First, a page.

Spent a sizeable part of yesterday afternoon grappling again with “The Age Of Adz”, with little progress. It made me think, beyond the Sufjan Stevens album, there have been a good few albums this year, eagerly anticipated by me, that I’ve ended up delicately avoiding talking about here. Big personal disappointments, in other words: The Hold Steady’s “Heaven Is Whenever” and the Black Mountain album, whose title I’ve momentarily forgotten, spring to mind.
I’d also, I think, end up filing “Shadows” by Teenage Fanclub in there: not a crushing disappointment, as such, more a mild, wearying one. It’d be churlish – and hopefully out of character – to criticise a band for growing older and reflecting changes of pace and perspective in their music. But struggling to articulate the frustration, I wish TFC had stuck at trying to be a rock band, rather than settling for being an indie one. That Raymond’s aesthetic hadn’t seemed to triumph over that of Norman and Gerry.
Jonny, it must be said, are an indie band – or rather an indie project of sorts, featuring the Fanclub’s Norman Blake and Euros Childs, a tremendously gifted singer-songwriter who seems to have been bumbling along mostly below the radar since Gorky’s Zygotic Mynci split up. Their album, “Jonny”, is nothing like a return to the crunch of “Bandwagonesque”; if anything, it’s Childs’ musical history that’s referenced much more closely.
It does, though, have a sprightliness, an ease and playfulness about it which comes as a relief after “Shadows”. Childs mostly takes the lead, but while Blake-fronted songs like the folk-rockish “You Was Me” and, especially, the lovely “Circling The Sun” would have fitted onto “Shadows” neatly enough, they seem to have a propulsion and lightness of touch which is, to me at least, much more pleasurable. “Candyfloss”, meanwhile, is an inspired coupling of the two talents – a Gorkys-style verse and a TFC chorus – which works just fine.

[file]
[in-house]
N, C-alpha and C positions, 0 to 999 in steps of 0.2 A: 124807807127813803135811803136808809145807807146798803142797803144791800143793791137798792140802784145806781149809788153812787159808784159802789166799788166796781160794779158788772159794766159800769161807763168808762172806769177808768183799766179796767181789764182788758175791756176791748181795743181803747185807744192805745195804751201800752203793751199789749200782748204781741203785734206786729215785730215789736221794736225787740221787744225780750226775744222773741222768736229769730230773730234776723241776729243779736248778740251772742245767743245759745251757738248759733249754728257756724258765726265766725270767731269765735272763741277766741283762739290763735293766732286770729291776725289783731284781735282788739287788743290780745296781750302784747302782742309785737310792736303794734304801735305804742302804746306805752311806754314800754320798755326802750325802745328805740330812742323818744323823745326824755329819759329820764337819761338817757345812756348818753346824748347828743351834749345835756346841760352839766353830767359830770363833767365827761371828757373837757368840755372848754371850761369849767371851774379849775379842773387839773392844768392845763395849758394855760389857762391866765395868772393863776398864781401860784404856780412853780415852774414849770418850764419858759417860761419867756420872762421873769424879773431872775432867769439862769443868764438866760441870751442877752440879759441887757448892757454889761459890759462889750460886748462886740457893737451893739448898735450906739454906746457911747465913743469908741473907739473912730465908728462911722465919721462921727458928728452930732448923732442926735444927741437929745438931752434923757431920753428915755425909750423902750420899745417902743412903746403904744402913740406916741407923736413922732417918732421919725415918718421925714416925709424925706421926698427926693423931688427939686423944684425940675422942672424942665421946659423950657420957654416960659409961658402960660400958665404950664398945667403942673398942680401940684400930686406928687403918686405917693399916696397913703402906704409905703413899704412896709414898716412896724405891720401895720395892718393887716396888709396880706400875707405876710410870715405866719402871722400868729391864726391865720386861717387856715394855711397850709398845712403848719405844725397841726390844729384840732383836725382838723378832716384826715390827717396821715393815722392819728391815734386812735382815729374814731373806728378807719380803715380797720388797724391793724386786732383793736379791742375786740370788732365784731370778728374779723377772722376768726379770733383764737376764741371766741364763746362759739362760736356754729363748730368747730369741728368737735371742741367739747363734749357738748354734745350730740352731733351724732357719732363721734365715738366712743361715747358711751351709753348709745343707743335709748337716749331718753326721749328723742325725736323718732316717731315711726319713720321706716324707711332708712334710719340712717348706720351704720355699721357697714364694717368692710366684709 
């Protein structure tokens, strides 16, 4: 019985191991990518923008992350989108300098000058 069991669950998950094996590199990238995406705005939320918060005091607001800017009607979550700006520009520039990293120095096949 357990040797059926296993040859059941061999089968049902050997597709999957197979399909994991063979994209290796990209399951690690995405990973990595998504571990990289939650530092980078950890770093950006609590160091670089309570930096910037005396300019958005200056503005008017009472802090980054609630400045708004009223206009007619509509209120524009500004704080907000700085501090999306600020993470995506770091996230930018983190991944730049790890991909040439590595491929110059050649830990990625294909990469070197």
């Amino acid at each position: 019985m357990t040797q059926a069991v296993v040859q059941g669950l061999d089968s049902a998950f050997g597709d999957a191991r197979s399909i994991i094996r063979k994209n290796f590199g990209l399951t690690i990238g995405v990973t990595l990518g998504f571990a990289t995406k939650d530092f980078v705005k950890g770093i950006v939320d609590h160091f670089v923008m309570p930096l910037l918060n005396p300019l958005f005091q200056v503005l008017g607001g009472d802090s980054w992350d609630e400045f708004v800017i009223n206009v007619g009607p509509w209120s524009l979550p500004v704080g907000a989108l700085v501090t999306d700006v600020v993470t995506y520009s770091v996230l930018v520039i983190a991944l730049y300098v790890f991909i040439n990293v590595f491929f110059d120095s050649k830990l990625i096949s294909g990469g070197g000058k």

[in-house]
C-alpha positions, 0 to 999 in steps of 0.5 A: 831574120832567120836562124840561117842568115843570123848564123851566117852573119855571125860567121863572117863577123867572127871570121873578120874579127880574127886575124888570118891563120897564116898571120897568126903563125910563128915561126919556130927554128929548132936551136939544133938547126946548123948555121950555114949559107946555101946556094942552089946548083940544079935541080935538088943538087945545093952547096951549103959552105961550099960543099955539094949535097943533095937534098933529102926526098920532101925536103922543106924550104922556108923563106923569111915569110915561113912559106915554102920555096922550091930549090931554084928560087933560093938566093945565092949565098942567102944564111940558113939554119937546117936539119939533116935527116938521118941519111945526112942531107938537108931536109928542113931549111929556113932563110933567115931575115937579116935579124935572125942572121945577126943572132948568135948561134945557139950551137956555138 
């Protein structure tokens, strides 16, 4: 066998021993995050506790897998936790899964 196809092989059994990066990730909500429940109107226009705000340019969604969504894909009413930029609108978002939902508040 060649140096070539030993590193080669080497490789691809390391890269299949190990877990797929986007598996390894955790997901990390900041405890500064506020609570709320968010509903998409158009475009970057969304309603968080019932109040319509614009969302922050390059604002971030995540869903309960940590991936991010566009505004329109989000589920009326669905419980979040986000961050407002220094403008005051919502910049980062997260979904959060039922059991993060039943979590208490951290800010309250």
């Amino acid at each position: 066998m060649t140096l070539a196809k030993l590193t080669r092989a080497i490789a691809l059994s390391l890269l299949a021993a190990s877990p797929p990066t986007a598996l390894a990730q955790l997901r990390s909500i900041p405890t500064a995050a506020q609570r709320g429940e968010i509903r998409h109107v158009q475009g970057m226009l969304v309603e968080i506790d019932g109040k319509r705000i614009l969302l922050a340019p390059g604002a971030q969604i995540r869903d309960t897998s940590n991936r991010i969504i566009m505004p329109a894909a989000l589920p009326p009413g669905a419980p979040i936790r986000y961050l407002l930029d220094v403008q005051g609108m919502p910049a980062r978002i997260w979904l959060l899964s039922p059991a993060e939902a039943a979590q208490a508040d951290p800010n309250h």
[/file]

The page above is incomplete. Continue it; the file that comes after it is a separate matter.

Nevertheless, it’s Childs’ voice and vision which dominates “Jonny”, revisiting the stylistic highpoints of his old band as if guided by the gentle encouragement of Blake to do what he does best. Hence there are slightly dazed country songs – “I’ll Make Her My Best Friend”, “English Lady” – which recapture the somewhat autumnal whimsy of late Gorkys.
There are daft glam songs which sound like the themes to ‘70s children’s programmes: “Wich Is Wich” and “Cave Dance”, the latter running off into a long and burbling drone-out which imbalances the whole album in a likeably perverse way. Best of all, the surging “Goldmine” and the prancing falsetto piano piece, “Bread”, sound like they could have been made around the same time as “The Game Of Eyes” and “Miss Trudy”.
A very comforting album, really, and even the “Rubber Soul” pastiche, “Waiting Around For You” works perfectly, to the extent I keep expecting them to sing “Beep beep yeah” at any moment.